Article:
OPPOSITION Leader Bill Shorten got his chance to make his pitch for Prime Minister on Monday night, but took his time getting there.
Instead in his first appearance on ABC’s 7.30 for 2018 – and his first grilling by Leigh Sales – Mr Shorten stuck to the script, and attacked the Government.
He steered clear of spending time relishing Prime Minister’s 30th successive loss in the polls, but not of attacking the Federal Government when asked to outline Labor’s plans.
Newspoll also found Mr Turnbull remains preferred prime minister at 38 per cent, compared to Opposition Leader Bill Shorten’s 36 per cent.
“If the polls keep going the way they are for the Coalition, Bill Shorten will be moving into the Lodge”, Sales said as she opened the interview.
“You have been Labor leader for nearly five years. They still don’t see you as preferred prime minister although they would currently vote out the Coalition. How worried are you that you are acting as a drag on your party?”
Shorten refused to be rattled, replying he wasn’t at all worried, and in a veiled sledge at the Turnbull government, said he is pleased his “united” team has “put forward three of the biggest economic reforms to our tax system in living memory.”
On changes specifically to superannuation and pensioners, Mr Shorten was asked, “Could you promise no pensioner would be worse off under what you call the ‘pensioner guarantee’ on that plan?”
But he avoided giving a guarantee and said he could “promise that we will protect pensioners”.
That’s a VERY long list of benchmarks that Bill Shorten just told @leighsales he’d be held to if he became PM… wonder if he’ll regret it like Malcolm Turnbull regrets his 30 Newspolls comment…! #auspol #abc730
— Julia Holman (@JulesHolman) April 9, 2018
“By your own numbers, 92 per cent of Australians are unaffected by this policy, but when you have got a bit of backlash to your original plan you went to water quickly and scaled it down.
“Is that how you will be as Prime Minister — announcing a policy and backing down when the heat gets a bit much?”
Shorten replied he would not use her language like “going to water”.
“Let’s be fair here. This is a big change. I think most of the political class were surprised that Labor was willing to tackle one of these Howard government tax-funded largesses.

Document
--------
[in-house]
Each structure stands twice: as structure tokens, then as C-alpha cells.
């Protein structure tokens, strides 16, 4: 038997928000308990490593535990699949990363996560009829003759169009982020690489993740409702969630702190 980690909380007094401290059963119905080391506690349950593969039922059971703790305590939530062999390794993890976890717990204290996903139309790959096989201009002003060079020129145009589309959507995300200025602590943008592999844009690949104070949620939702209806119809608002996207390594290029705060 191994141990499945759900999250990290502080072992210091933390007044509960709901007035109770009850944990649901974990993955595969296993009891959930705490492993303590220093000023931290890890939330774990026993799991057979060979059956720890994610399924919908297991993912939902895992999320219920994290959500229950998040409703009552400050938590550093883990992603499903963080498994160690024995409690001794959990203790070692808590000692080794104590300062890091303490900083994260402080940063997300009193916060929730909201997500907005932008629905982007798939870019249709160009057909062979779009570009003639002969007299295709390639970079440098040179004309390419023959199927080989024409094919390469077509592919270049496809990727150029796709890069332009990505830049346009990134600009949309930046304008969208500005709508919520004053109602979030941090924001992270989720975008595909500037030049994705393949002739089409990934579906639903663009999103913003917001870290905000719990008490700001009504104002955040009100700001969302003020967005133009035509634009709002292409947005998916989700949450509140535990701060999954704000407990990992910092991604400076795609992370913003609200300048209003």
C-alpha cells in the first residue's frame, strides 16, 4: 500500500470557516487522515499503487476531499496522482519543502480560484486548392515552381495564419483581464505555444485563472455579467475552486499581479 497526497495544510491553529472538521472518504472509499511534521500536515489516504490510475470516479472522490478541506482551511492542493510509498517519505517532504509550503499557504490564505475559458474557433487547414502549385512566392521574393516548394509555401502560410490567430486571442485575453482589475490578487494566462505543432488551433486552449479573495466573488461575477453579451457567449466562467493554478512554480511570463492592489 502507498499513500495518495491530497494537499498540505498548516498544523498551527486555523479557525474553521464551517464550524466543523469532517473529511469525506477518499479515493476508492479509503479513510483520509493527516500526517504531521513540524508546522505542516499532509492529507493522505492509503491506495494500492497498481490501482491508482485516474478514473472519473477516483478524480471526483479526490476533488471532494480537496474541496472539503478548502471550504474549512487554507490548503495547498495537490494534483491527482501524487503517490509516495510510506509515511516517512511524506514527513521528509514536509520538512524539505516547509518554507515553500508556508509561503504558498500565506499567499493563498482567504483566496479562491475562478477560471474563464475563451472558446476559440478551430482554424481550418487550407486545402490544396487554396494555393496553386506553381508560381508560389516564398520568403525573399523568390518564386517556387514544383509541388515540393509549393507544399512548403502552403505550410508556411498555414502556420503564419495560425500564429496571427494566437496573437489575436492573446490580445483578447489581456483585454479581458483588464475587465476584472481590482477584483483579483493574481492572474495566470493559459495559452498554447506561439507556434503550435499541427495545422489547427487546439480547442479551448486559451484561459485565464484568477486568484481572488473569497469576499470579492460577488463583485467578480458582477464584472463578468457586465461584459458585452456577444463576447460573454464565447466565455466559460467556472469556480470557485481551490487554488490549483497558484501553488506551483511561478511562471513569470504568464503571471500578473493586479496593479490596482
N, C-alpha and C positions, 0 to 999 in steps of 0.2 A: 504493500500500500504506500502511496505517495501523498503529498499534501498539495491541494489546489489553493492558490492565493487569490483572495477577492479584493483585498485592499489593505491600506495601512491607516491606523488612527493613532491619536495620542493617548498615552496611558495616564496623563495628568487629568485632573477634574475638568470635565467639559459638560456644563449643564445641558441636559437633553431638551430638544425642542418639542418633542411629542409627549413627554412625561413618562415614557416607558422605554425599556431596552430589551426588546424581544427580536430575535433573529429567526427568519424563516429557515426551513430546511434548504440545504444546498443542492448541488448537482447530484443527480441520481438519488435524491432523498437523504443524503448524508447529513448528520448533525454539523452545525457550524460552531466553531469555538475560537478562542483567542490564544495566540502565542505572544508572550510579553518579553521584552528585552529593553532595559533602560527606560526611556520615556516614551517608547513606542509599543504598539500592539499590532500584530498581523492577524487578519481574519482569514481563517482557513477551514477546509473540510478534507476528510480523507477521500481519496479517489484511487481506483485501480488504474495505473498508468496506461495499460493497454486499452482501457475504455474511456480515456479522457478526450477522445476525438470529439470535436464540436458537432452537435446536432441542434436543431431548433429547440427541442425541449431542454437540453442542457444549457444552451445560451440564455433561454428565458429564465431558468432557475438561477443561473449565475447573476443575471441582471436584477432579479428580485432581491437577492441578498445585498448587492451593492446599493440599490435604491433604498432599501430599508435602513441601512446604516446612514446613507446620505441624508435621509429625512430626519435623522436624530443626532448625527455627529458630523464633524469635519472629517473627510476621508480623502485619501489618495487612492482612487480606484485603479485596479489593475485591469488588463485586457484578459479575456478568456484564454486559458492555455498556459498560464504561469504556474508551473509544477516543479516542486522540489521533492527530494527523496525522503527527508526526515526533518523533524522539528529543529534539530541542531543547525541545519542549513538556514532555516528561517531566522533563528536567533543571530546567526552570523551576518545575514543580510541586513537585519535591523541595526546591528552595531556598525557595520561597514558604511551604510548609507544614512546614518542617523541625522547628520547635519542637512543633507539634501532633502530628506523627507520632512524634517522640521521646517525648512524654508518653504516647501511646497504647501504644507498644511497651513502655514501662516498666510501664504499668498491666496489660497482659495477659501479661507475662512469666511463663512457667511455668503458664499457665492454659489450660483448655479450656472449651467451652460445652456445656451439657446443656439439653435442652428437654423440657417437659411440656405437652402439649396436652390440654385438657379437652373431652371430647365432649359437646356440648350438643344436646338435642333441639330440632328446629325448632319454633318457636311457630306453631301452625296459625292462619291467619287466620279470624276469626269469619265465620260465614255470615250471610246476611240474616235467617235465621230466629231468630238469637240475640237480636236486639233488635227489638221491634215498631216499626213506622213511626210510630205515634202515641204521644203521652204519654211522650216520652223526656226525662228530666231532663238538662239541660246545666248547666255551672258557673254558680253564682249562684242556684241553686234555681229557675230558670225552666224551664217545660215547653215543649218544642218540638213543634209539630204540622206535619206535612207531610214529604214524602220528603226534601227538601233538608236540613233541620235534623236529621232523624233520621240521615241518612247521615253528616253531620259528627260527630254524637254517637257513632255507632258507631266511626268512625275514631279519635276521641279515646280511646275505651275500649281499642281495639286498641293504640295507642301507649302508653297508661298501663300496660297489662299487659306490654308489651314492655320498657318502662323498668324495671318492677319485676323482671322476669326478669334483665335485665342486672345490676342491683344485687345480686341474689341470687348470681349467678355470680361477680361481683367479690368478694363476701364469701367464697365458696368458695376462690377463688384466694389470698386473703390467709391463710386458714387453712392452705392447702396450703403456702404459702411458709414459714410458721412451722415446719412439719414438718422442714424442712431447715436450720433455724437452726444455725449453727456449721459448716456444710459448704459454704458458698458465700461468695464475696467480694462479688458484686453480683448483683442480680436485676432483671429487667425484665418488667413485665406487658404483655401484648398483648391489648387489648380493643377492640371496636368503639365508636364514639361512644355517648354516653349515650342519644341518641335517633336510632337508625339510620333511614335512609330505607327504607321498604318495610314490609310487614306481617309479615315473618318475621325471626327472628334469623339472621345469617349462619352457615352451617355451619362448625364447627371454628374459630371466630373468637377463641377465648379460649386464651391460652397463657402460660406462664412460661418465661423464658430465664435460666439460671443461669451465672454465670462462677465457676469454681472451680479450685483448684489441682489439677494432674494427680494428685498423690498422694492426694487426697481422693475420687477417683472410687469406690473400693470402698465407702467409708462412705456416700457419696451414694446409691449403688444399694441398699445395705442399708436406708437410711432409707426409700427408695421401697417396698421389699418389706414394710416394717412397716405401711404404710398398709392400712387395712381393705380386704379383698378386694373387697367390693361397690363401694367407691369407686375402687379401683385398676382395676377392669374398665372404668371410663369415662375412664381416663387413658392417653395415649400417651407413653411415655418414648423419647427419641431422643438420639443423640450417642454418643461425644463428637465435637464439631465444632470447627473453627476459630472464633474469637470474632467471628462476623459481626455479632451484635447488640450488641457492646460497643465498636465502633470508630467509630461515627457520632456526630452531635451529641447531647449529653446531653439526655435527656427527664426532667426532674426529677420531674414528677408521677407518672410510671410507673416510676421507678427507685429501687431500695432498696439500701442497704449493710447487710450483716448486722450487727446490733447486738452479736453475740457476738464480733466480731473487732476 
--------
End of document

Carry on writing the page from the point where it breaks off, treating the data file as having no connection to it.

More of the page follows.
Hounded again by Sales that he “backed down when you got a bit of heat”, Mr Shorten stuck to his guns.
“I think you will find we are still going with it. There is nothing wrong with big policy-making calibrations and what we have done is make a good policy even better,” he said.
“What we have here is a system, the only place in the world where you can pay no income tax and you can, because of particular circumstances, get an income tax refund. How is that possible that you get a tax refund, an income tax refund when you pay no income tax? It is not sustainable.”
Asked to paint a picture of himself as Prime Minister, and by what benchmarks people should judge him, Mr Shorten finally warmed to his theme, all the while pointing out the Turnbull government’s failings.
“Keeping our promises,” he said.
“I want to be a government that looks after middle-class working families.
“I want to make sure our schools are properly funded. Are we reducing the waiting lists in hospitals? Are they getting the support they need?
“I am interested in lifting the number of apprenticeships in this country.
“I want to keep the price of health insurance down.
“What I want to do is not increase the taxes on low-paid people. I want to see wages move.
“I want to stop wages theft in this country and I want to protect our environment. I want to make sure our First Australians are mentioned not only in our Constitution, but we genuinely close the gap.
“I would like to be judged on whether or not women get an equal go in this country.”
And in his final parting shot: “I have a vision for this country, but it doesn’t involve giving $65 billion to the top end of town and looking after the wealthy and not the less powerful.”